A federal judge in St. Louis has dismissed a lawsuit challenging the contraception mandate of the federal health care law.
The lawsuit filed on behalf of Frank O'Brien and his company, O'Brien Industrial Holdings LLC of St. Louis, was one of nearly three dozen cases nationally challenging the constitutionality of regulations in the health care law. Among other things, O'Brien, a devout Catholic, claimed the requirement to pay for birth control infringes on his religious beliefs.
Republican challenger Todd Akin is going on the offensive against Missouri Sen. Claire McCaskill by claiming her husband's businesses profited from the federal stimulus act.
Akin began running a TV ad Monday claiming "the stimulus made McCaskill rich." In an interview with The Associated Press, Akin noted that the 2009 stimulus law funded a federal program for low-income housing that directed about $1 million to corporations affiliated with McCaskill's husband.
A 4-H Club and community members in Chillicothe, Missouri are celebrating the completed renovation project of a historic schoolhouse. This weekend the Liberty 4-H Club hosted an open house in the newly-renovated, 134-year-old Swain Schoolhouse.
The Liberty 4-H Club hasn’t taken the deterioration of its clubhouse over the past few years sitting down. Over the past three years, the club members and their community have worked to save the Swain Schoolhouse that’s been its home for generations:
For just $1, congregants at St. Andrew’s Lutheran Church could purchase a square of the old orange carpet that used to cover the sanctuary floor.
“People either hated the carpet or loved the carpet,” said Urb Molitor. He’s the head of the building committee for the church’s recent renovation.
The congregation celebrated the completion of the renovation Sunday with an open house. They had food in the fellowship hall, a bounce house out back and music on the portico. Members mingled in the new narthex, admiring the extra space and new doors and windows.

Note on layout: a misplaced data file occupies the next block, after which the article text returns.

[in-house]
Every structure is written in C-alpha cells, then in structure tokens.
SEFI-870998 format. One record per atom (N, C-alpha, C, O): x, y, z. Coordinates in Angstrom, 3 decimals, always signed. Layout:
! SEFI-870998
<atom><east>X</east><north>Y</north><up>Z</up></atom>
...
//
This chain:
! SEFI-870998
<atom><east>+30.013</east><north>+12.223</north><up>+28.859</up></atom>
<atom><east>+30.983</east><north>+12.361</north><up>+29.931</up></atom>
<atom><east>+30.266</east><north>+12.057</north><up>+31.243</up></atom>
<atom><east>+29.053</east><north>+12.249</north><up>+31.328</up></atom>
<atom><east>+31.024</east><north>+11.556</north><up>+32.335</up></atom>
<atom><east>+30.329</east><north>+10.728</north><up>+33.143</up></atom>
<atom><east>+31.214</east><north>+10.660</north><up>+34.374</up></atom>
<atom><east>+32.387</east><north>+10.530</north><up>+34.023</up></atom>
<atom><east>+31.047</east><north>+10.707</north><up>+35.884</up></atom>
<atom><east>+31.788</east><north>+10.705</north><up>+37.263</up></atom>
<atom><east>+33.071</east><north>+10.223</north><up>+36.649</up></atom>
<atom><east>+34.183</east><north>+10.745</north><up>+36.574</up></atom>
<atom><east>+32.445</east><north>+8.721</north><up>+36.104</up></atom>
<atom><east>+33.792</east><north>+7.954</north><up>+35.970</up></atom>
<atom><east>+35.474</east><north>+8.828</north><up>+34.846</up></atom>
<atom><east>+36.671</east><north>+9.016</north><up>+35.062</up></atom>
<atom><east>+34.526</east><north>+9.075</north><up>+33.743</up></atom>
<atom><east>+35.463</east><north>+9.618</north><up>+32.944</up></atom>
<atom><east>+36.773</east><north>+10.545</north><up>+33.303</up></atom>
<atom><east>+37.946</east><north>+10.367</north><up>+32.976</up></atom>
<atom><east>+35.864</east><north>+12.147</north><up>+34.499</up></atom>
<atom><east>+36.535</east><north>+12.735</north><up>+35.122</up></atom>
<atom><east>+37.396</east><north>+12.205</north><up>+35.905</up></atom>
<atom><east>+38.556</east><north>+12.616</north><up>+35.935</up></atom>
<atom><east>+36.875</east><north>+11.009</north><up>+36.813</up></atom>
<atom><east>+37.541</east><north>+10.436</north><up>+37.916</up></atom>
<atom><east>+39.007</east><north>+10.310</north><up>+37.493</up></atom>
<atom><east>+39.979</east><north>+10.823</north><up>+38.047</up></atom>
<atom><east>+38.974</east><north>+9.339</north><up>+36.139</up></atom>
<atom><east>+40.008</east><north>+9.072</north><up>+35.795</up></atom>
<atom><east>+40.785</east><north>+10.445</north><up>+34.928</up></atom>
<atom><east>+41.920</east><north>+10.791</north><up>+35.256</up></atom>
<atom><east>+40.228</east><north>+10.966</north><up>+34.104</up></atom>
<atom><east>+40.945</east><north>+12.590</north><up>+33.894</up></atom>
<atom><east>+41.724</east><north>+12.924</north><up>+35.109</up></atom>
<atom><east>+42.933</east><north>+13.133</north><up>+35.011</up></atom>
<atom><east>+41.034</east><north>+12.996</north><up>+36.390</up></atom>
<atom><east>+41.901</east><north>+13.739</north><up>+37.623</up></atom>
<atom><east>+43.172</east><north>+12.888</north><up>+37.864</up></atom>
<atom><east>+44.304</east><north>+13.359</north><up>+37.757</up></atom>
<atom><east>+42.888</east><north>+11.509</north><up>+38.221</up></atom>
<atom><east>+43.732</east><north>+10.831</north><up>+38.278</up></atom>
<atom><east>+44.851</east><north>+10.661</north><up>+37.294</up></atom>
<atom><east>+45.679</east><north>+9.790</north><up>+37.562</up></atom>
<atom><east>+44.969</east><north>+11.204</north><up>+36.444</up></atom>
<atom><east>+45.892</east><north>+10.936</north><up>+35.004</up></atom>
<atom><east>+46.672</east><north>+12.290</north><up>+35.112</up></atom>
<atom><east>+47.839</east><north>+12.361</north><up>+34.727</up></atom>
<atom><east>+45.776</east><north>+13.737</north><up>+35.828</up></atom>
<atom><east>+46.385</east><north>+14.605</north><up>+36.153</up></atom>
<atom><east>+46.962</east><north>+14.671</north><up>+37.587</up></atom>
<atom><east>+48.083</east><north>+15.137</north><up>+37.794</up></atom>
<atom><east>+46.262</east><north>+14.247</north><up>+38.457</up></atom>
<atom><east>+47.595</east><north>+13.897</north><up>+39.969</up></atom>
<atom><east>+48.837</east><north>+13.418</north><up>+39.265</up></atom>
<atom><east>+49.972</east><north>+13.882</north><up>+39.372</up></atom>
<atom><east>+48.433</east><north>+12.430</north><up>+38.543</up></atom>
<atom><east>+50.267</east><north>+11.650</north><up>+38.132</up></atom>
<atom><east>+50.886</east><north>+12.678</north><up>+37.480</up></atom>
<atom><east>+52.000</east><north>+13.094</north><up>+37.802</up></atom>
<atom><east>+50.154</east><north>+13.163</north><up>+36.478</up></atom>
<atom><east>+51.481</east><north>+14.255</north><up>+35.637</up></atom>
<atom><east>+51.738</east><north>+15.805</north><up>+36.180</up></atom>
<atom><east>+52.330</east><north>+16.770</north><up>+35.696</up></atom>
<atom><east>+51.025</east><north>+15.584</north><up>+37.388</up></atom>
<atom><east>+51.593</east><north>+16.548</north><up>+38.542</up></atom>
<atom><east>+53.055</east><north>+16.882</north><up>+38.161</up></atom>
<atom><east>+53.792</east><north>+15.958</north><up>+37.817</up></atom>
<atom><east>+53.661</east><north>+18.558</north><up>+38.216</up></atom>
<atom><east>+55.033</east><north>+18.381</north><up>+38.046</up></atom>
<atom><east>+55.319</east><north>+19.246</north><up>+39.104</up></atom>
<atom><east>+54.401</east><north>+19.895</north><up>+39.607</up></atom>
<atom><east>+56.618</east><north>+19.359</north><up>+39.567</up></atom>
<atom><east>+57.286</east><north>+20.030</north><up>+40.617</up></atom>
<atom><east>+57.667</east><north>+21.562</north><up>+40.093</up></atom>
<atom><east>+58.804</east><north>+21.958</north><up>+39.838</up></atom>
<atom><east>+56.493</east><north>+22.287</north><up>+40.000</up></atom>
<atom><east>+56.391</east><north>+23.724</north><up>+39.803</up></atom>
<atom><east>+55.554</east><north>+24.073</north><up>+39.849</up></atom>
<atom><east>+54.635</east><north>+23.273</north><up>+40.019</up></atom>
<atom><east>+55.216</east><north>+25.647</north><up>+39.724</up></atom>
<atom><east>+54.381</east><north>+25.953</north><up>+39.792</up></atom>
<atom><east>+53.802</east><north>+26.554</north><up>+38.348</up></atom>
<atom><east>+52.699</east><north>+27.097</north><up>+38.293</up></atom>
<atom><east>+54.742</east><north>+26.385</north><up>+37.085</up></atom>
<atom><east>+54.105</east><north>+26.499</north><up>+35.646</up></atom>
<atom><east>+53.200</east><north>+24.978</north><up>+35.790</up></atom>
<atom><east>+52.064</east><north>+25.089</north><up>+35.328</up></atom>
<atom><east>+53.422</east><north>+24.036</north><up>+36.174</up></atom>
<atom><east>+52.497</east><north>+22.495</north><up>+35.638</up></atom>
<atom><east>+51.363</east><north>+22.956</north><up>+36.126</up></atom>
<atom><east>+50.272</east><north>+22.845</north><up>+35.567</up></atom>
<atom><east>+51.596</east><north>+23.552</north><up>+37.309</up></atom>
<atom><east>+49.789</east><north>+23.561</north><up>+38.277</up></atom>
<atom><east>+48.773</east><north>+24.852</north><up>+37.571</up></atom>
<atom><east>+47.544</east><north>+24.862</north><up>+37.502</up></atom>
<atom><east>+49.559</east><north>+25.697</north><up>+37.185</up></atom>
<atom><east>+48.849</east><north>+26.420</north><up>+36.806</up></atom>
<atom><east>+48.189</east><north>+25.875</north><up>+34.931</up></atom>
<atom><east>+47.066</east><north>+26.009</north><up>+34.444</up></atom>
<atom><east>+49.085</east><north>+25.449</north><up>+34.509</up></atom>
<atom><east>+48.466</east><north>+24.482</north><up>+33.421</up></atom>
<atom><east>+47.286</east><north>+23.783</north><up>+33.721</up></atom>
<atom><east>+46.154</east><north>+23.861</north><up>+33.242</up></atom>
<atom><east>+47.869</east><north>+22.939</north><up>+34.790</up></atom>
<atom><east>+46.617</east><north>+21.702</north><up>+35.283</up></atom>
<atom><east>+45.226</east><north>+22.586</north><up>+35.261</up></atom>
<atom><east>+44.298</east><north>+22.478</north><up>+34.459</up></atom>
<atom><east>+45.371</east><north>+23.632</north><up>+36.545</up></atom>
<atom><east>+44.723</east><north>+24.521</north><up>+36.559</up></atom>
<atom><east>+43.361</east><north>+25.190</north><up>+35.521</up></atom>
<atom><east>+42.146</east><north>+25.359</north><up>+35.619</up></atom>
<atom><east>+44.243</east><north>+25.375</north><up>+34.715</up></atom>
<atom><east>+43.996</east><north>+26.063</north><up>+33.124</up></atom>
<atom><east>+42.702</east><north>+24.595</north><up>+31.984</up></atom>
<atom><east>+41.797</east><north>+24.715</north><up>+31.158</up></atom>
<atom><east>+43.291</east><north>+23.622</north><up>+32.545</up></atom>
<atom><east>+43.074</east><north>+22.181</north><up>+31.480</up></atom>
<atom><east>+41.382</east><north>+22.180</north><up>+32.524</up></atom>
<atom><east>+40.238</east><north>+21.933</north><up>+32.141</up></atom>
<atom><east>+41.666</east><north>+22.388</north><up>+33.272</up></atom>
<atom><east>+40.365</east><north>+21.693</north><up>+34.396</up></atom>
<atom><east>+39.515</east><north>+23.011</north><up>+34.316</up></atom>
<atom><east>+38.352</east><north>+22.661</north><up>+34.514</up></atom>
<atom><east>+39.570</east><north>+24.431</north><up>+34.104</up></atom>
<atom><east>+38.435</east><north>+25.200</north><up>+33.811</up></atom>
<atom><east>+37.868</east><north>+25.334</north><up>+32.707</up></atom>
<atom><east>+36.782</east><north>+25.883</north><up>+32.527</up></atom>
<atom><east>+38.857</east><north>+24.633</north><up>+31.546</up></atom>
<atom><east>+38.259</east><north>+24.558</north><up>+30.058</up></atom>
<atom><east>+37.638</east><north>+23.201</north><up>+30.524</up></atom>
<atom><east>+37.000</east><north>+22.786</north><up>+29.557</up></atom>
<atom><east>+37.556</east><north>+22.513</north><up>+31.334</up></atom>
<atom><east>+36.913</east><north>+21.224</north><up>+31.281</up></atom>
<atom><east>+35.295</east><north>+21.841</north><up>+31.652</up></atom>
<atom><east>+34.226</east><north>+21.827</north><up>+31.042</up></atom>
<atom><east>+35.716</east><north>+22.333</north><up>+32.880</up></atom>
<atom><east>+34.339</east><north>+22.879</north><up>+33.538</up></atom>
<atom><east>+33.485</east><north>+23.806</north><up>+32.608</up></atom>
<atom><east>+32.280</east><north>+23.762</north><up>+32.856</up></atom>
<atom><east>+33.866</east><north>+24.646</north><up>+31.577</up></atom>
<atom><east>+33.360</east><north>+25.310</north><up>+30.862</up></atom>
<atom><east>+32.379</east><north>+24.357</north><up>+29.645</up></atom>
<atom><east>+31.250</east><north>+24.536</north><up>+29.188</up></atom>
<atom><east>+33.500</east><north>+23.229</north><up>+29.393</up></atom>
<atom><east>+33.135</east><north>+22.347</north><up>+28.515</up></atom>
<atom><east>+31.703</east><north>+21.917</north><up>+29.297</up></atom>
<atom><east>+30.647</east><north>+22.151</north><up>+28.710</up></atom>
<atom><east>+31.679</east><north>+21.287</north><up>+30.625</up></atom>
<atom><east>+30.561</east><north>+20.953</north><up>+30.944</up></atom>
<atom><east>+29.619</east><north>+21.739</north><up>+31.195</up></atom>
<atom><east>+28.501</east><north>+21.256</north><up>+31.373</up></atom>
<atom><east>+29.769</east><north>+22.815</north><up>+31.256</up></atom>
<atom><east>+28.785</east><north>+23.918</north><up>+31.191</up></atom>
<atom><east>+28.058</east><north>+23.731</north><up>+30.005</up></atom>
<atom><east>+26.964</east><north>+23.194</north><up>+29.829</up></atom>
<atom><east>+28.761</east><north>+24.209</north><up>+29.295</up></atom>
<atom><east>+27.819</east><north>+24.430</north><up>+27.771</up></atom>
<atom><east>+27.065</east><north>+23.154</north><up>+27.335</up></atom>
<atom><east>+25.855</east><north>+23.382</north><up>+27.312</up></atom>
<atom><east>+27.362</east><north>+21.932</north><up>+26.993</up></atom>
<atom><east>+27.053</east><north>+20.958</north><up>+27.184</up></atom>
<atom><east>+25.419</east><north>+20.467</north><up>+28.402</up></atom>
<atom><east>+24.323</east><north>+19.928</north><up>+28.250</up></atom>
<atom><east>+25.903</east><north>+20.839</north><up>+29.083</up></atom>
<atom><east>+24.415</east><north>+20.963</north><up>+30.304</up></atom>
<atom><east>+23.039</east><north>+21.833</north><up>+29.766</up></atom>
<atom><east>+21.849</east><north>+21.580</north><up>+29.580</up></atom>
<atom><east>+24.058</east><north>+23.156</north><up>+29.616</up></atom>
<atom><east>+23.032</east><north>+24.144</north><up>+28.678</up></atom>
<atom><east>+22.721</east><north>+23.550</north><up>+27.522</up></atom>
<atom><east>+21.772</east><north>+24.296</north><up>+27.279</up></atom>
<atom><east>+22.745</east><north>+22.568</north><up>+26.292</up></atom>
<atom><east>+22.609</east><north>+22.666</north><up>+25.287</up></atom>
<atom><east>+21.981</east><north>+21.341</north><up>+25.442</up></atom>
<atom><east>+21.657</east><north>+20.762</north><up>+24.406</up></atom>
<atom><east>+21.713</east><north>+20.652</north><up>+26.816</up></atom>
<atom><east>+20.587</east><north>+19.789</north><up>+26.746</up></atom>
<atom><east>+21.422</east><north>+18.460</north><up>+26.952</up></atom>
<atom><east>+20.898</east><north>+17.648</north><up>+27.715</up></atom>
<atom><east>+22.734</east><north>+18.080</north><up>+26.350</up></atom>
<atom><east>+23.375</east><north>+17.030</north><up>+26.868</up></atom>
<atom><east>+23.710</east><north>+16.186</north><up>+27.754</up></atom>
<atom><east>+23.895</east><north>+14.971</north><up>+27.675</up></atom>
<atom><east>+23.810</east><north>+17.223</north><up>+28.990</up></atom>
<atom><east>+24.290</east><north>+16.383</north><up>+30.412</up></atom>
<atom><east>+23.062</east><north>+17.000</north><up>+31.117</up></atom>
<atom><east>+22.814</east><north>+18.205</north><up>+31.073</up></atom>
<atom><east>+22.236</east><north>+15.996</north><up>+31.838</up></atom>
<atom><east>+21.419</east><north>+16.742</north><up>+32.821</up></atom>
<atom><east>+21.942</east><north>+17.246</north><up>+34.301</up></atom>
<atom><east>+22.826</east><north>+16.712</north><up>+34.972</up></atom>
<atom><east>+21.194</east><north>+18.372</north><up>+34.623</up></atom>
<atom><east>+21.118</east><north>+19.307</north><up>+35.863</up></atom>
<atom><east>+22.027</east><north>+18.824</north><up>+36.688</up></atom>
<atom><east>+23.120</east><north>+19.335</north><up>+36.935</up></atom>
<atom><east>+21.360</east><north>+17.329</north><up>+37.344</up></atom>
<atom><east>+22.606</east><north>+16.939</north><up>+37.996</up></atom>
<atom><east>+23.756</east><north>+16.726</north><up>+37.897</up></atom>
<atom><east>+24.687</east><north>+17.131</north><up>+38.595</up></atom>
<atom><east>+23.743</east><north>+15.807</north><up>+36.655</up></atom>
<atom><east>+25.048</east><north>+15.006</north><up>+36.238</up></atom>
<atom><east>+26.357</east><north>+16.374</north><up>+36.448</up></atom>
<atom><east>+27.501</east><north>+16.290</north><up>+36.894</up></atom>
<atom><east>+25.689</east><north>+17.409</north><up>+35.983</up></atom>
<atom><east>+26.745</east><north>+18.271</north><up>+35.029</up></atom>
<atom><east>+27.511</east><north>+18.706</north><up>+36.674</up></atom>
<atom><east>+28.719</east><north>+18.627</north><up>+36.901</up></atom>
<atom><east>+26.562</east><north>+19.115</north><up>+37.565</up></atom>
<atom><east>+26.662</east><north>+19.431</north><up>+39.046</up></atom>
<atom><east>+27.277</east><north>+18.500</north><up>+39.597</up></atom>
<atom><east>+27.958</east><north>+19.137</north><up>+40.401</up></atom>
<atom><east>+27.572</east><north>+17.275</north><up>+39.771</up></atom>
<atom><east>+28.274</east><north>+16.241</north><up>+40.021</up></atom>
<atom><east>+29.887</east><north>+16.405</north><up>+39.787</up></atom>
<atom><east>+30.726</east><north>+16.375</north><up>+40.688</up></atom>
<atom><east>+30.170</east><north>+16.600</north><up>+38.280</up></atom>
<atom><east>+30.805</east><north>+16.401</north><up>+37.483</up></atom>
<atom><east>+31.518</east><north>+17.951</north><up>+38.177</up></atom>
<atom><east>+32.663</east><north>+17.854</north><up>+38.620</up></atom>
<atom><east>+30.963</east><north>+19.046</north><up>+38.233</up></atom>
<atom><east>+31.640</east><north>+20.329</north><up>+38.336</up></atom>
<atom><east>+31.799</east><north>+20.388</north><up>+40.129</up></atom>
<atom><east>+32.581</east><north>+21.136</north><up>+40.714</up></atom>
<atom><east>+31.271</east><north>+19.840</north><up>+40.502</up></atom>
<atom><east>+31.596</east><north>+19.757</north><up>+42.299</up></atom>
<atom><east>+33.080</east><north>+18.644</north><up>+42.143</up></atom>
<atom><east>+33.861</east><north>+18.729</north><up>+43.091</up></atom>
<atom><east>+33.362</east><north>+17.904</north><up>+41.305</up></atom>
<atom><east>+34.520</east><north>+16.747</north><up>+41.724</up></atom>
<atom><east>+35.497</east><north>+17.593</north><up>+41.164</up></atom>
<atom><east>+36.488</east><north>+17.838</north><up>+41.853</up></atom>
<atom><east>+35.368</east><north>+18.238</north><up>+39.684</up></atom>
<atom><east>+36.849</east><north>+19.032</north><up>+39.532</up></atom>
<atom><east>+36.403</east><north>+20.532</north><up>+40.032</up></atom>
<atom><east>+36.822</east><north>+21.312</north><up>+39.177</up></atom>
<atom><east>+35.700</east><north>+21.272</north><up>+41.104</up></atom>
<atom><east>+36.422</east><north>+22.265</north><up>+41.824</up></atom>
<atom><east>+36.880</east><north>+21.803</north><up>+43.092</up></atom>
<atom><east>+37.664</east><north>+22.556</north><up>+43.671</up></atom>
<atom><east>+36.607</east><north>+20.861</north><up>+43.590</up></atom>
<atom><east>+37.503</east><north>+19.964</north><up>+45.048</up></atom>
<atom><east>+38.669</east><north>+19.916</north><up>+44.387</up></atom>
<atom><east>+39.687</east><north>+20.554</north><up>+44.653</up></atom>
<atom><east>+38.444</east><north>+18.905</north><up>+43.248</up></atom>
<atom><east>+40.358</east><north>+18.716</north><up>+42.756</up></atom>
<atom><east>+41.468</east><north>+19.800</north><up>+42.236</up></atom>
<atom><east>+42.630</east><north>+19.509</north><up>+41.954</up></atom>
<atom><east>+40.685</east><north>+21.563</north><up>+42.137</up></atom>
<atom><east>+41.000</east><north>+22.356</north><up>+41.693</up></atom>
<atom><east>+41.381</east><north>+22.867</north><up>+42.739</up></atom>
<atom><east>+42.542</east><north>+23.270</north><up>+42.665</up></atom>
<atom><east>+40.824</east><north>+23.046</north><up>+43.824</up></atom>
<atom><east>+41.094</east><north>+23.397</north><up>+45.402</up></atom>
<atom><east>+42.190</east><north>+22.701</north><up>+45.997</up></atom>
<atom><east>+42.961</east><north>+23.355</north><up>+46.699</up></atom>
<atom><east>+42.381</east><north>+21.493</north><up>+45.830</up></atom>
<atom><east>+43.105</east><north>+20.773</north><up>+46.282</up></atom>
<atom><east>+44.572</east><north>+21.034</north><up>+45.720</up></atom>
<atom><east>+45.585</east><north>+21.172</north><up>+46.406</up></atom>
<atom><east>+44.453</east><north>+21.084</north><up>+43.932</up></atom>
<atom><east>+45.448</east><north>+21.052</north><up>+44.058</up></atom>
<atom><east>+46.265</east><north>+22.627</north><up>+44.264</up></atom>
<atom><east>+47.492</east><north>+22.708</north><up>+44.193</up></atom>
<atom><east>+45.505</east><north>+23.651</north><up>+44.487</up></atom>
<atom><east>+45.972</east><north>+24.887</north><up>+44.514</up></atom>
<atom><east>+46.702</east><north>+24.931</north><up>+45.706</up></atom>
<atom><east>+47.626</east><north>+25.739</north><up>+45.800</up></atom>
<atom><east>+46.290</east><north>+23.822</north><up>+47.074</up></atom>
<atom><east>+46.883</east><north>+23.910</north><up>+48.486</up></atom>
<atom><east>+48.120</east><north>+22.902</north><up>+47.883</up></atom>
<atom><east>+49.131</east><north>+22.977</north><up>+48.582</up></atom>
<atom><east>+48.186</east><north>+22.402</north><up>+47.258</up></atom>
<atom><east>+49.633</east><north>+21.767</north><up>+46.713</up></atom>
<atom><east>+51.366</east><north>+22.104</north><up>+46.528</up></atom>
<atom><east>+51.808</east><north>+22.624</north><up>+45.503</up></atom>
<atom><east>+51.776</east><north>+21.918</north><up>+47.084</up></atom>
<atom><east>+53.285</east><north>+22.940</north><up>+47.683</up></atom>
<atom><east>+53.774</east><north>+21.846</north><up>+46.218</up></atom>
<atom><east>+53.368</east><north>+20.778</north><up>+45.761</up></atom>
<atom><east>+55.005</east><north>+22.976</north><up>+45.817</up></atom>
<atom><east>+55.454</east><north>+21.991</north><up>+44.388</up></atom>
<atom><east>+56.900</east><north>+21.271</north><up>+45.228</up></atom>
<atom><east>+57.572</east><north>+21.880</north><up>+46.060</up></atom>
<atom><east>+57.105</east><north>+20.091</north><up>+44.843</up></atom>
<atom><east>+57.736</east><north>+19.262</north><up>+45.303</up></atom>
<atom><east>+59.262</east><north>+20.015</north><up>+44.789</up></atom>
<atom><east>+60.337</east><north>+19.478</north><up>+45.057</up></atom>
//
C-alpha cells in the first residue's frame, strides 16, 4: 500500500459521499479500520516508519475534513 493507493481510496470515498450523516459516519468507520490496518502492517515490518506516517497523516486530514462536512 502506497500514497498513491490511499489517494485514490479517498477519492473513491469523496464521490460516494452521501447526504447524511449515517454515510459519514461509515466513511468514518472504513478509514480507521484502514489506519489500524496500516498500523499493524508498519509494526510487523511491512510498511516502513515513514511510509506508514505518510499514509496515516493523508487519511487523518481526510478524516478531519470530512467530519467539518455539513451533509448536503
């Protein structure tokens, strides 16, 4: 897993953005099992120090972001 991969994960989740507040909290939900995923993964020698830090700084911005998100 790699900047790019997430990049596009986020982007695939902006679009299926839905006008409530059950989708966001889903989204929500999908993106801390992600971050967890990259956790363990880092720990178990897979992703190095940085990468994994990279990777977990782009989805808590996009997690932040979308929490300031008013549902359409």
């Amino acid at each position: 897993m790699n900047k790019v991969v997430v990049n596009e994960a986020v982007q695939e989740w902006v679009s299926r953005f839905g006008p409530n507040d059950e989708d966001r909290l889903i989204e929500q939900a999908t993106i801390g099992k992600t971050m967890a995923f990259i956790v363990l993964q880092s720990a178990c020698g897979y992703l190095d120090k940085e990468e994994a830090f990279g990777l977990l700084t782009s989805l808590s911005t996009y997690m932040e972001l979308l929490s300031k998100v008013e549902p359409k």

Did you catch Glenn Greenwald when he was in town last week? The celebrated political journalist stopped by the University of Missouri on a speaking tour. While he was in Columbia it looks like he picked up on the case of Dr. Shakir Hamoodi, an Iraqi-American nuclear engineer who just began a three-year prison sentence at the Fort Leavenworth, Kansas penitentiary for sending money to his family in Iraq at a time when sanctions made that illegal.
I'm currently traveling around the US on a speaking tour, and as I've written before, one of the prime benefits of doing that is being able to meet people and their families whose lives have been severely harmed by the post-9/11 assault on basic liberties.
The former president of the Federal Reserve Bank in Kansas City will speak Monday in Fulton on the future of banking.
Thomas Hoenig's 4 p.m. lecture at Westminster College's Coulter Science Center is free and open to the public. Hoenig is now a director and vice chairman of the Federal Deposit Insurance Corporation, the number two job at the independent Washington agency.